We spent hours scouring Linkmaker and received many profiles from around the country.  Within a few weeks we had found her! A profile of a little girl full of character complete with video won us over and we began the proceedings.  Several more visits, a new batch of fresh paperwork and a 10 hour round trip for a 10 minute panel hearing and it was finally confimed that Little Miss would be joining our family.  At last we had a child and personality to decorate for, buy gifts for and to discuss with friends, family and ourselves and we couldn’t have been happier.  We could finally put a name to our new arrival.  But we were limited in our knowledge.  What did she like? Dislike? What made her angry/sad/happy? Who does she look like?  What were her first words? etc.  Some of these answers we were able to find out from her carers.  Some of them we will never know.

After another month, our daughter arrived home.  She’s beautiful, intelligent, fiesty and hilarious and 2 months later it feels like she has always been in our lives.  But, every so often, she will ask us something or try and recall a story and we simply can’t fill in the gaps for her.  We’re still navigating her emotions, her needs and her quirks.  We are with both our children to be fair but we are 5 years behind with our daughter. Additionaly, we have also gained a much wider family as we have made a good start in building relationships with her brothers and their new families.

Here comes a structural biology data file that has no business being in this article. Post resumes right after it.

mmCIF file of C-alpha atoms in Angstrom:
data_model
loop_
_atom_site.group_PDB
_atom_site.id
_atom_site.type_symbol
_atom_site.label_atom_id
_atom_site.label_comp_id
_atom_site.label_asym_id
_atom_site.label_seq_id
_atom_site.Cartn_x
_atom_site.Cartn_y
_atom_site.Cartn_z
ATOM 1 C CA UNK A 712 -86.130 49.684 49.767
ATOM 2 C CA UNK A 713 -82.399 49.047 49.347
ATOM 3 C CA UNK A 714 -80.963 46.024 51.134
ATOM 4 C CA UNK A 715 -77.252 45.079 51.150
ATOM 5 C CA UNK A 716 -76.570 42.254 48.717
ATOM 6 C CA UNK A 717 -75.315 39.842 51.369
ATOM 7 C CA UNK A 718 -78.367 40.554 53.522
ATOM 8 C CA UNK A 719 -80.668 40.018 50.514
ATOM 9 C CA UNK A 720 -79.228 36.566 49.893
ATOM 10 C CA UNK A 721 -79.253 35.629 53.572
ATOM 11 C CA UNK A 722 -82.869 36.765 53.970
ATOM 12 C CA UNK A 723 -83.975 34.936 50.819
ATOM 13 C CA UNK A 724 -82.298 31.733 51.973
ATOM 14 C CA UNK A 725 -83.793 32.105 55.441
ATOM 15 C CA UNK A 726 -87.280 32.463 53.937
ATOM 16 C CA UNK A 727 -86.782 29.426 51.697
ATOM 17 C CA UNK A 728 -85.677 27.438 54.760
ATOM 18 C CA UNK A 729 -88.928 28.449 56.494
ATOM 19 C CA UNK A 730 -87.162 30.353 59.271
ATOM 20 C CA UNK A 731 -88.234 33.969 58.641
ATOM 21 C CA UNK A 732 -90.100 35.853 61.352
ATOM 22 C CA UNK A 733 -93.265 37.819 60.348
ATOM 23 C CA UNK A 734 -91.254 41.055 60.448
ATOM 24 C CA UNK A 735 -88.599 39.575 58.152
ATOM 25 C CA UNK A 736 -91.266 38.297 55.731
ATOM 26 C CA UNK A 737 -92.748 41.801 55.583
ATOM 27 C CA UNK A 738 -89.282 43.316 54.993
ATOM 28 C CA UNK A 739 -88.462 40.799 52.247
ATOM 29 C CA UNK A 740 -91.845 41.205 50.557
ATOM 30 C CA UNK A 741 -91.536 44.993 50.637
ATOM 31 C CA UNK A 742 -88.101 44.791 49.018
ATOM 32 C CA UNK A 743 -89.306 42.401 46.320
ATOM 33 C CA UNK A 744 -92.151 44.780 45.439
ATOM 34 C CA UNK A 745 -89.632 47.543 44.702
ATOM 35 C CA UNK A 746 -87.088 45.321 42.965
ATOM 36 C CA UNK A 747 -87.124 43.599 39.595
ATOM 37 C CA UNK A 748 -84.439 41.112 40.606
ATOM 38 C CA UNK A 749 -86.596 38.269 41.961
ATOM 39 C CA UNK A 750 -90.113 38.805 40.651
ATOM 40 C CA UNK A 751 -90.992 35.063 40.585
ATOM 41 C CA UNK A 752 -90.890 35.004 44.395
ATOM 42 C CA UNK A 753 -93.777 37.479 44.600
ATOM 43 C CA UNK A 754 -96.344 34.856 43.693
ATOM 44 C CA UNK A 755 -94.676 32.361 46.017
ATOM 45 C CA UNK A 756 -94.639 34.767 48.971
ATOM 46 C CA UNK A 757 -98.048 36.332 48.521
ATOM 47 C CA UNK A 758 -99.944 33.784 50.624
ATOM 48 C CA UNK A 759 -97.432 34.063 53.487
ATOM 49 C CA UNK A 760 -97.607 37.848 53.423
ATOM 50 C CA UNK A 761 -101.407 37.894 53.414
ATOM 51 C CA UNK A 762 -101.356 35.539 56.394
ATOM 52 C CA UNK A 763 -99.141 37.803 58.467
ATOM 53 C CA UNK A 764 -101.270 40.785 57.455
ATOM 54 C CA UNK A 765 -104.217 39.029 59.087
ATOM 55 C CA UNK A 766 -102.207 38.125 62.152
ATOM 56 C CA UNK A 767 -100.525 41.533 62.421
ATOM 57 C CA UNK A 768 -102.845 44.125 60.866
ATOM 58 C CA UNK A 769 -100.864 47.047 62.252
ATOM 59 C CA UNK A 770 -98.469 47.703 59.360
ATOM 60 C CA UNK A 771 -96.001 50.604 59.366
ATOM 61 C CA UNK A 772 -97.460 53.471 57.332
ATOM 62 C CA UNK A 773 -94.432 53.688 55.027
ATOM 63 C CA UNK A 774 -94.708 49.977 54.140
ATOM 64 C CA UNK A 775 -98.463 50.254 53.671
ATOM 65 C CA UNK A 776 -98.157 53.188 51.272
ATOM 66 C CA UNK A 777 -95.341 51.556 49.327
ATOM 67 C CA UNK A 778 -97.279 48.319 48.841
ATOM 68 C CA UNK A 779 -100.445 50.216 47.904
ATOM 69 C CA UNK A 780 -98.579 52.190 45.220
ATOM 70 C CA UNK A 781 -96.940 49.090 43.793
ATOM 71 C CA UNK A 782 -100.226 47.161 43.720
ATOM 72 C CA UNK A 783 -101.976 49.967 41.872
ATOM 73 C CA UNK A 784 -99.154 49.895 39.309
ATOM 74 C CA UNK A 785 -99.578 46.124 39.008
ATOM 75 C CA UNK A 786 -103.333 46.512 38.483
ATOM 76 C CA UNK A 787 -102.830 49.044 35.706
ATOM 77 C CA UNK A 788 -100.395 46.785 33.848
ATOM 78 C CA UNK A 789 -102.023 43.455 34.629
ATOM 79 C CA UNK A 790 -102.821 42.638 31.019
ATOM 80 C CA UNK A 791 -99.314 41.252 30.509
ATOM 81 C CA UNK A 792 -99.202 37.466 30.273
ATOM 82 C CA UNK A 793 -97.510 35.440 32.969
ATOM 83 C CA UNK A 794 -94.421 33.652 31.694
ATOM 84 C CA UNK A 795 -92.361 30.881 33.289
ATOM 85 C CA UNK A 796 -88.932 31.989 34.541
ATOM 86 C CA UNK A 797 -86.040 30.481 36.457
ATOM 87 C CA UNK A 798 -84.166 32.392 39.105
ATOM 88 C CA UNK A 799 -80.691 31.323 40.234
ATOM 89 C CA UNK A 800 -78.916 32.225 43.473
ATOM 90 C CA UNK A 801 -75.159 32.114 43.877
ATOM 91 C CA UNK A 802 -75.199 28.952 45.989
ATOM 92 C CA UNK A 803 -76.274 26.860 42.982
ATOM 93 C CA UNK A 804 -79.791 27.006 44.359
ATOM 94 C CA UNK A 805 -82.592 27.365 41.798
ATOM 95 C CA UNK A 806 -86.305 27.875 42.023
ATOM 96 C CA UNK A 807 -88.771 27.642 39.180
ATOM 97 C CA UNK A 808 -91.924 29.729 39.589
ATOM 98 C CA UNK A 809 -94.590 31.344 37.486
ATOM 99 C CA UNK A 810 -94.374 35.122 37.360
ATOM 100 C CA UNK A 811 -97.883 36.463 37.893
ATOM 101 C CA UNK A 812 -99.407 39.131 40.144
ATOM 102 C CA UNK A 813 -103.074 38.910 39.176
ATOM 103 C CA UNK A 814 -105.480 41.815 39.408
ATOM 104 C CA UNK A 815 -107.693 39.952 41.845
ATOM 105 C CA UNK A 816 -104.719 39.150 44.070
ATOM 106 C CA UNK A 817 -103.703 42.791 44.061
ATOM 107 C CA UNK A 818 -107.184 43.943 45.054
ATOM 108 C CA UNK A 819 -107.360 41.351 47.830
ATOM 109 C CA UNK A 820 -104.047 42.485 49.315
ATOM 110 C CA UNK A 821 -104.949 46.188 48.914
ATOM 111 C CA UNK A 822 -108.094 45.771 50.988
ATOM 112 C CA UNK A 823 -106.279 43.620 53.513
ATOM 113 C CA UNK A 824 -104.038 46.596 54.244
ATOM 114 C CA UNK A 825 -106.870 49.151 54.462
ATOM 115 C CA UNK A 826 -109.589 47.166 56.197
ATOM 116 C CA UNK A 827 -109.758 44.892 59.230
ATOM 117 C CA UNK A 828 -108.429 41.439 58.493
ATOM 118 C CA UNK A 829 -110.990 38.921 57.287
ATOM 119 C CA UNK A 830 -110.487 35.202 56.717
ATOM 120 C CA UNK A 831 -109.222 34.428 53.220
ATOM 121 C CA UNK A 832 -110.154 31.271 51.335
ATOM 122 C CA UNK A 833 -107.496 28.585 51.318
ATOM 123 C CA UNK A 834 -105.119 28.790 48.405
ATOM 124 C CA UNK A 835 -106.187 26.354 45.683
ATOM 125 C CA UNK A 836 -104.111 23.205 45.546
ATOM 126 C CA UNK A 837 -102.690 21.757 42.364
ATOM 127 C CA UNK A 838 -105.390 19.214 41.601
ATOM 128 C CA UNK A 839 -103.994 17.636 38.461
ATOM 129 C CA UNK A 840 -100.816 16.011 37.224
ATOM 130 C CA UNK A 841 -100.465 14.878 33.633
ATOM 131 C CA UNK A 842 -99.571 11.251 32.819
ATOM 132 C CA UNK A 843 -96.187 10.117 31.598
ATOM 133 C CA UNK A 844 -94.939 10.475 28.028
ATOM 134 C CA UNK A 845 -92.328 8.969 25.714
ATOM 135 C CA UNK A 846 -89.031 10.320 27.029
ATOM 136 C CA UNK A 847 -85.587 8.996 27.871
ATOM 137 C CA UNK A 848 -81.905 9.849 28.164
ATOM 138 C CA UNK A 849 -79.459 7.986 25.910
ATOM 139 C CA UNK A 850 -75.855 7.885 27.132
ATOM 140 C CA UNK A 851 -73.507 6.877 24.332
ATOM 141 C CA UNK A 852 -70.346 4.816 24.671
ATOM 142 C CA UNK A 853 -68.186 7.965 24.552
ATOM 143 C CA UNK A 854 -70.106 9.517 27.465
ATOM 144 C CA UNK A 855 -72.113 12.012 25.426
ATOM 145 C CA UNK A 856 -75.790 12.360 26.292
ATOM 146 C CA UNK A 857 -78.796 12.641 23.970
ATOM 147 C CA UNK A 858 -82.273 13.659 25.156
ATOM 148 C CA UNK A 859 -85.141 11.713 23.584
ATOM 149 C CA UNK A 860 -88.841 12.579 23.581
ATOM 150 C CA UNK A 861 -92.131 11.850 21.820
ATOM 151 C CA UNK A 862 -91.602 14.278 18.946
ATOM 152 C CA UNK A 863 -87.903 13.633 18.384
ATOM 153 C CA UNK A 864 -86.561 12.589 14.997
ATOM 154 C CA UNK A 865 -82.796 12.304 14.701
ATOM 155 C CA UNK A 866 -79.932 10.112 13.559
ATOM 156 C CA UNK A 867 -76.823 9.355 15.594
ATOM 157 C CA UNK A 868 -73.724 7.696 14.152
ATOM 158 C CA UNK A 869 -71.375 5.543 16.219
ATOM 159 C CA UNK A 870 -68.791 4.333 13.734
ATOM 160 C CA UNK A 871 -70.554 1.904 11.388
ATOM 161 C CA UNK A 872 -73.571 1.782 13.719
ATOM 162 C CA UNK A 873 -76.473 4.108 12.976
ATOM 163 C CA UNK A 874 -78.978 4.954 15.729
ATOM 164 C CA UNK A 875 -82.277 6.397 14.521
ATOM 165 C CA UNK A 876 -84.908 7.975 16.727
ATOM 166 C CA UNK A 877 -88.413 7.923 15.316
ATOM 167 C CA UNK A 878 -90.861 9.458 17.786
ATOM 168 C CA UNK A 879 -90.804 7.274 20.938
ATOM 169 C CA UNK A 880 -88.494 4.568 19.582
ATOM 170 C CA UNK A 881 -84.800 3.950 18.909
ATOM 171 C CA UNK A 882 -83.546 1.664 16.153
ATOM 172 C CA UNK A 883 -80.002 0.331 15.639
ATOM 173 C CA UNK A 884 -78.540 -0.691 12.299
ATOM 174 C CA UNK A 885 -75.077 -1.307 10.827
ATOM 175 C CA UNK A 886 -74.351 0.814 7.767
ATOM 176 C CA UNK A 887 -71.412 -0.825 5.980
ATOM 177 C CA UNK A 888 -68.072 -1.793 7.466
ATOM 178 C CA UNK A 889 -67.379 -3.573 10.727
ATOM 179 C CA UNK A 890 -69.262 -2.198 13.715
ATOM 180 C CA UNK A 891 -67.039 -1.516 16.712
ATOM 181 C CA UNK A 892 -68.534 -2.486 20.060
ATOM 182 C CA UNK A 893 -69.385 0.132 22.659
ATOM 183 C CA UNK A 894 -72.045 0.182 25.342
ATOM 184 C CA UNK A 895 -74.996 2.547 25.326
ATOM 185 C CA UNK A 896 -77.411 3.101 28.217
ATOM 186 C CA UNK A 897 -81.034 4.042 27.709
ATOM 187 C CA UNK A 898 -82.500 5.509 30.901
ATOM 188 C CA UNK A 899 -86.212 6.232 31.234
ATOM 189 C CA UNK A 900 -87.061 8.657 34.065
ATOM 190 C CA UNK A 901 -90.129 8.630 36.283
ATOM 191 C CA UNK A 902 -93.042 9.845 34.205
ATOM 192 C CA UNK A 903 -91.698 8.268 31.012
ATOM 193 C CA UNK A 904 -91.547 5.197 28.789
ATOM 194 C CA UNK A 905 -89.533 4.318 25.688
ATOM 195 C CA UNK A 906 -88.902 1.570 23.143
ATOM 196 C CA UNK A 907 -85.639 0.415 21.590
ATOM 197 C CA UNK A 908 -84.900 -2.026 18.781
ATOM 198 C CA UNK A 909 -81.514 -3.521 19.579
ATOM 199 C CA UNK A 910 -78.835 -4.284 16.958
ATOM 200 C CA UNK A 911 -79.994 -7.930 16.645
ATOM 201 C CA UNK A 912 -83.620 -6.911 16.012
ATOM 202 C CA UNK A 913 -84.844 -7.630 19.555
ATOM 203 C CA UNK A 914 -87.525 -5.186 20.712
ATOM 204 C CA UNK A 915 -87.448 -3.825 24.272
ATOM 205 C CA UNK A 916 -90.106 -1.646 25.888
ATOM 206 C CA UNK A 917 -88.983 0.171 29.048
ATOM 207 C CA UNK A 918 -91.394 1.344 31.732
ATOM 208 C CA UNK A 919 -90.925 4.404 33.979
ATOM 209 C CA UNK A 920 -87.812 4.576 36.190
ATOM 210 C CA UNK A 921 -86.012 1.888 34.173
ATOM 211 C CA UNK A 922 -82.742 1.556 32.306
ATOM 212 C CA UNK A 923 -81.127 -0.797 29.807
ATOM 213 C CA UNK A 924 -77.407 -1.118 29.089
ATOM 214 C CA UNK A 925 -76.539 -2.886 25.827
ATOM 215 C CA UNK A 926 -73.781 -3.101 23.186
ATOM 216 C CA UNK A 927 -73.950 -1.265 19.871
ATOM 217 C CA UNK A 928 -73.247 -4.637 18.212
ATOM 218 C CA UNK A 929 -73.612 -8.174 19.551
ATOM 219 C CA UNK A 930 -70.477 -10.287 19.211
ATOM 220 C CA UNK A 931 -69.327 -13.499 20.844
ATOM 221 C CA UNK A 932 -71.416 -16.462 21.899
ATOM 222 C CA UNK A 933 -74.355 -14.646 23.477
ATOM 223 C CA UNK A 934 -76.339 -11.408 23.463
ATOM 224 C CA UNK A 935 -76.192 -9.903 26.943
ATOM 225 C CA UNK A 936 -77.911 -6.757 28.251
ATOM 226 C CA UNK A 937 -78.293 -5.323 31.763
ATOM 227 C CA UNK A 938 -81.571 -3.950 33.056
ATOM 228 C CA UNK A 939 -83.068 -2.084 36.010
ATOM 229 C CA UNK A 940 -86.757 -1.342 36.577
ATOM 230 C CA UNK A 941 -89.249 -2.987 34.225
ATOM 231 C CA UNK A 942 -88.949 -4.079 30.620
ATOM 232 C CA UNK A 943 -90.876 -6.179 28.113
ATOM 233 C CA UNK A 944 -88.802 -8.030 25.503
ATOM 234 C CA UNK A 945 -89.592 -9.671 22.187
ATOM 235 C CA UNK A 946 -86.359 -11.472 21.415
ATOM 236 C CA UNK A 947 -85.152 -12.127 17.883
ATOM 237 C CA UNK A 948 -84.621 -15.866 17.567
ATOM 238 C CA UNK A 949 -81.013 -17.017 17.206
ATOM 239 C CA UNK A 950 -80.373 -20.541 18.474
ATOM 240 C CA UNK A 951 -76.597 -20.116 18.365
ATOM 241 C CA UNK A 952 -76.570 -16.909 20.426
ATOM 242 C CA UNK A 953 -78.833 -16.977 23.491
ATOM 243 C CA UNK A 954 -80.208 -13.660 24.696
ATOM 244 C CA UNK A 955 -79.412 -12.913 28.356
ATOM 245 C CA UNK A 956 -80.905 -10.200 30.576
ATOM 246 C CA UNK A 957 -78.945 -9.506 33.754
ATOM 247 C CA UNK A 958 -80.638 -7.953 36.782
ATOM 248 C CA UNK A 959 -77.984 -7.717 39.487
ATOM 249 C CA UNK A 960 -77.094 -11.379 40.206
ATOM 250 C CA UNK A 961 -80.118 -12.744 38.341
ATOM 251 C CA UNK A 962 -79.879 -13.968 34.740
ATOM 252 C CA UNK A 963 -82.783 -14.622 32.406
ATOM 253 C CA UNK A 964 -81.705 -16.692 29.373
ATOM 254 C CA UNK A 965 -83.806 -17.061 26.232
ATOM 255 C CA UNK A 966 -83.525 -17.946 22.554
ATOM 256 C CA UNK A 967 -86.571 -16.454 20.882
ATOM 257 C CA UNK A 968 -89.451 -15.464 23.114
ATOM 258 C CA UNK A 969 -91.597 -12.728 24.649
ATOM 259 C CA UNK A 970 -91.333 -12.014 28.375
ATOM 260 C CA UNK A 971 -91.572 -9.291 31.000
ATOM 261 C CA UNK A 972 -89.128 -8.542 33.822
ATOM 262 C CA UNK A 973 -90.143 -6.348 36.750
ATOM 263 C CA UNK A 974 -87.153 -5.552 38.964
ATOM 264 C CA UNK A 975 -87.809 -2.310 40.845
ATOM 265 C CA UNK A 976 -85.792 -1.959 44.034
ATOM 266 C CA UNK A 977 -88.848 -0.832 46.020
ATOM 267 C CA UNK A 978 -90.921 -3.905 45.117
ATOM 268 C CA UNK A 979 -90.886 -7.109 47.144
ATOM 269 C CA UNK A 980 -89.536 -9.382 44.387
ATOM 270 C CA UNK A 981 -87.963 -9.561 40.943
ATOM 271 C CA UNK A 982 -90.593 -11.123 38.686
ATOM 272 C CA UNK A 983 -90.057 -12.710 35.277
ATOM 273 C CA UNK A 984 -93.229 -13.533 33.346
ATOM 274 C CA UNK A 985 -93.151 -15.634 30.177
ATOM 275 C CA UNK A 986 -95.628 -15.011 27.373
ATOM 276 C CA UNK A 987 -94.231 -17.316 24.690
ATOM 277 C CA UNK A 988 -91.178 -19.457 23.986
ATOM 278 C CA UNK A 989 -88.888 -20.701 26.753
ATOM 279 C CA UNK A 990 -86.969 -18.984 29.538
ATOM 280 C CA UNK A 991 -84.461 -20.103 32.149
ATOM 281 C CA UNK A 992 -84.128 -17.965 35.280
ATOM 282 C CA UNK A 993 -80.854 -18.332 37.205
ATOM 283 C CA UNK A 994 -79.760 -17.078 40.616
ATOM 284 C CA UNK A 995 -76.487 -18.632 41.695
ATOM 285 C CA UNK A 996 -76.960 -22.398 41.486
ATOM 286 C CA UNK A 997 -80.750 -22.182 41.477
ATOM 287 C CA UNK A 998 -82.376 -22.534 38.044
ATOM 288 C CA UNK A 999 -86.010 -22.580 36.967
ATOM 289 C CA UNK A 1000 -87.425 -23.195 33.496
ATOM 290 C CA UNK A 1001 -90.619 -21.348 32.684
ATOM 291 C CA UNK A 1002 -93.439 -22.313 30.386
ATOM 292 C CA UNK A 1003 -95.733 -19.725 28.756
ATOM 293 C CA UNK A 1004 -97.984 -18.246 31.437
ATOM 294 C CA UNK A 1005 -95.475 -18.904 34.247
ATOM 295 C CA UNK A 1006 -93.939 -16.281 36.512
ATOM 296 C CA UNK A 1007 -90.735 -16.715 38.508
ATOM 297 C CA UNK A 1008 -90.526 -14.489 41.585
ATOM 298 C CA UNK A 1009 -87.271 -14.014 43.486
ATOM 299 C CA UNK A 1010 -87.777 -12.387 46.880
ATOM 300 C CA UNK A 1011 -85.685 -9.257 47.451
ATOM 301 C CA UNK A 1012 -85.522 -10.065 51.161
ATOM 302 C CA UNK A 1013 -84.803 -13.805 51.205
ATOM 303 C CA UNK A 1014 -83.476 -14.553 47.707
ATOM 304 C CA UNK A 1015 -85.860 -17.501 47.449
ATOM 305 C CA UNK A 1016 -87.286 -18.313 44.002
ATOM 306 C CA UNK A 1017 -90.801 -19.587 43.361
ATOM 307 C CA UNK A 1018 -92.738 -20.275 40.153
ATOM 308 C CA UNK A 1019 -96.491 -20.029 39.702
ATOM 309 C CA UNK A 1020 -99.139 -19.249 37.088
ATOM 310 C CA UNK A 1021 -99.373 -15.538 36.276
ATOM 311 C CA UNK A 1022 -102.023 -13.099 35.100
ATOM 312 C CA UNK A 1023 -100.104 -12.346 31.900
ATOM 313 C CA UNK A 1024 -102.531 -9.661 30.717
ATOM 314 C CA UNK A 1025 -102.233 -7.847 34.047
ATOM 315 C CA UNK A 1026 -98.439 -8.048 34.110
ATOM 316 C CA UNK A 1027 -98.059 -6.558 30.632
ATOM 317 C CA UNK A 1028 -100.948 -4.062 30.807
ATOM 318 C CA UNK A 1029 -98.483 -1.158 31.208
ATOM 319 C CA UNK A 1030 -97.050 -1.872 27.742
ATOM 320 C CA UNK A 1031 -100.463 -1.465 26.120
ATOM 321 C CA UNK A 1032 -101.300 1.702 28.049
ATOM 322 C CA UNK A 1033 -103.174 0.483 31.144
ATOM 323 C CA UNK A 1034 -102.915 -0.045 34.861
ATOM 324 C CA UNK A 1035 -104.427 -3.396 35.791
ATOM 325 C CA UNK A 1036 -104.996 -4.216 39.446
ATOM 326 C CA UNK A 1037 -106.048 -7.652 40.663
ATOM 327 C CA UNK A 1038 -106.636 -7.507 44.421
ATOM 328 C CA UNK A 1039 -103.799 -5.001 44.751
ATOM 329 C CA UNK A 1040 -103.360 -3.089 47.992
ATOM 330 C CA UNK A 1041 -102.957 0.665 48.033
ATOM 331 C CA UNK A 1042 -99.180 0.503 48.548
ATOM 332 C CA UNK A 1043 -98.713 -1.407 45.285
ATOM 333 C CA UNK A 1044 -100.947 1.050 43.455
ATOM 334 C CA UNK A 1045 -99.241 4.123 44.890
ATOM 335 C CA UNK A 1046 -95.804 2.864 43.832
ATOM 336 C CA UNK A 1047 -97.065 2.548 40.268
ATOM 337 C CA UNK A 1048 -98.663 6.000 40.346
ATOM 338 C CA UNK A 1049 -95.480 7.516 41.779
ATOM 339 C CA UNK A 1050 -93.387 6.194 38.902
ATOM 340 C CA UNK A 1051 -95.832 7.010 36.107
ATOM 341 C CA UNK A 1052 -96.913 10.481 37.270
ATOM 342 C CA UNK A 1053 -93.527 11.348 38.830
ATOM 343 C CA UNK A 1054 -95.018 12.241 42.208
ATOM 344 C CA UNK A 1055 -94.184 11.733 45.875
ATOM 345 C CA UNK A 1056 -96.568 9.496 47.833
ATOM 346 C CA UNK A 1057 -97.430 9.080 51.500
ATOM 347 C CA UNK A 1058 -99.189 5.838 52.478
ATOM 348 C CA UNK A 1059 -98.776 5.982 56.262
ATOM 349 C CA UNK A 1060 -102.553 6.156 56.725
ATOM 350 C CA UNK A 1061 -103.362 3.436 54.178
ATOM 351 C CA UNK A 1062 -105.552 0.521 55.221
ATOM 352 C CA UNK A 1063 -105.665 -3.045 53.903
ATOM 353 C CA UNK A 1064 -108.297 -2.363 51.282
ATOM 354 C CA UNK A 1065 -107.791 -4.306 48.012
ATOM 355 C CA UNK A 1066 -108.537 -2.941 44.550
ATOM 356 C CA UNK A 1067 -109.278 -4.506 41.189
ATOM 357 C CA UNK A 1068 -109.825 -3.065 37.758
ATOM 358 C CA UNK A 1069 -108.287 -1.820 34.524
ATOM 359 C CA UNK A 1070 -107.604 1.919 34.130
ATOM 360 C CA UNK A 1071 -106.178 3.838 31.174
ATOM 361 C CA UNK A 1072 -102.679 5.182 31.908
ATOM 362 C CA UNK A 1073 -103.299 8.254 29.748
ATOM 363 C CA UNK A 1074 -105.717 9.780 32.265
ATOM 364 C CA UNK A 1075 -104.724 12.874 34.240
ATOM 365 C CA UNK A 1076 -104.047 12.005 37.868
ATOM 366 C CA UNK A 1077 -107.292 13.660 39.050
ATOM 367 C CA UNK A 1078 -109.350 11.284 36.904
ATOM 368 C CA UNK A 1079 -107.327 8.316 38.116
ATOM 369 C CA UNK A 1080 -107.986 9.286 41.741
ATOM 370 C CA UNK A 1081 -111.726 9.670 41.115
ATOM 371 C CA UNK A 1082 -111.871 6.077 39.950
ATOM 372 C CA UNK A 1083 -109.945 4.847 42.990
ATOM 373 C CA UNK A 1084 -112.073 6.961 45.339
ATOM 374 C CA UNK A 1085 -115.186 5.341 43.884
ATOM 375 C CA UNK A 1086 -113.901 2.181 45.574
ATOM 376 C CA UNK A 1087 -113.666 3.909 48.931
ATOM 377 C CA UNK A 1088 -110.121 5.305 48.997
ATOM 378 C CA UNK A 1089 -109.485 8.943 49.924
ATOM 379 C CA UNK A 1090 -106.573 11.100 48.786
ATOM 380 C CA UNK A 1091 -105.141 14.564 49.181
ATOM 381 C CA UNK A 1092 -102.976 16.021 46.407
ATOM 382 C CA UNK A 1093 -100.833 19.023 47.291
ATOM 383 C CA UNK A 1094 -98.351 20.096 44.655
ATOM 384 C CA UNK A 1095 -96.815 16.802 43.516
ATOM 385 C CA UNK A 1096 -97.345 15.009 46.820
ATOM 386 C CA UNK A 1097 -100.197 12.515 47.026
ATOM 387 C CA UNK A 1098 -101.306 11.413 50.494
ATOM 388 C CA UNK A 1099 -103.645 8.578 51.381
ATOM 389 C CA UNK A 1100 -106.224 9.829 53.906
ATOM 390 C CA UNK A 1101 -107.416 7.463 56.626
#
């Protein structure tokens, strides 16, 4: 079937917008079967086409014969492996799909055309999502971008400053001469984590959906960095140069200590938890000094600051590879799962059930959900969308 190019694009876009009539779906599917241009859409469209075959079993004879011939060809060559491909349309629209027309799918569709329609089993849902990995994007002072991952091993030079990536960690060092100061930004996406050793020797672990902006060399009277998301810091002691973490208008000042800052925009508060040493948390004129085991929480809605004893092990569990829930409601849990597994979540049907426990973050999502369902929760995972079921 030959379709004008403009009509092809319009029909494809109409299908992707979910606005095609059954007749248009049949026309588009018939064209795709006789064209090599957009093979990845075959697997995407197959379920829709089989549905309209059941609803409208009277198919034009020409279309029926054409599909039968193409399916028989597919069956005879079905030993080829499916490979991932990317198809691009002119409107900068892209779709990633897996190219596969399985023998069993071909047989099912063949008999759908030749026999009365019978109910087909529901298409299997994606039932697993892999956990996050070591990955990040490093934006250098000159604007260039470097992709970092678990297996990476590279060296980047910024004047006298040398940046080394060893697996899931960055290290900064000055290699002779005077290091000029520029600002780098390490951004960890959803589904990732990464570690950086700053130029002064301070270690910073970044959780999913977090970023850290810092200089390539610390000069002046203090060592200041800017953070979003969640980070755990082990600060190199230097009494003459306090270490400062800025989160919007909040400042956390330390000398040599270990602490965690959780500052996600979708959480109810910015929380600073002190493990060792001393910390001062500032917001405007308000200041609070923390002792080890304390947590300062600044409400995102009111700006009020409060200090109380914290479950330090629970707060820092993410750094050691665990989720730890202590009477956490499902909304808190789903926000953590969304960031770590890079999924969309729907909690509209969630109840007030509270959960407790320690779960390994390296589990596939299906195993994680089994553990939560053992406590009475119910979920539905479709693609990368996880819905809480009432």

I find it hard to chose which method I prefer.  They both come with their own glories and tribulations but I do know that they have been joyous and difficult in equal measures.

For anyone considering adoption, I urge you to go along to a coffee morning or to speak to adoptive parents and seriously consider it.  It will be a long process, it will come with tonnes of paperwork, there will be months of just waiting around, you may fiund yourselves without a clue (maybe you will – I didn’t) how to support and nurture this child so they can begin to trust again. But it is amazing and lifechanging!

For anyone considering becomming pregnant, you may feel lousy for 9 months, you will get bigger and struggle to sleep, it is very likely to hurt when you give birth and you’ll feel out of your depth and clueless the majoirity of time.  But it is amazing and lifechanging!

For anyone thinking about having children; just remember, we are all winging it 😉

 

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My Random Musings
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10 thoughts on “Adoption Vs giving birth! Neither are easy! Both are equally amazing!

  1. What an amazing journey you took to creating your family! I have so much admiration for your choices. The one thing I have always heard adoptive parents speak of it the frustrations of the long-winded paperwork, it must be very testing. Totally worth it by your testament though!

    Liked by 1 person

  2. Wow. What a great post. It’s something I never thought about, the fact that you can’t fill in the gaps for her from her previous life. You’re doing a great job of parenting! Well done mama! Thanks for linking up to the #itok linky. Hope to see you again next week.

    Liked by 1 person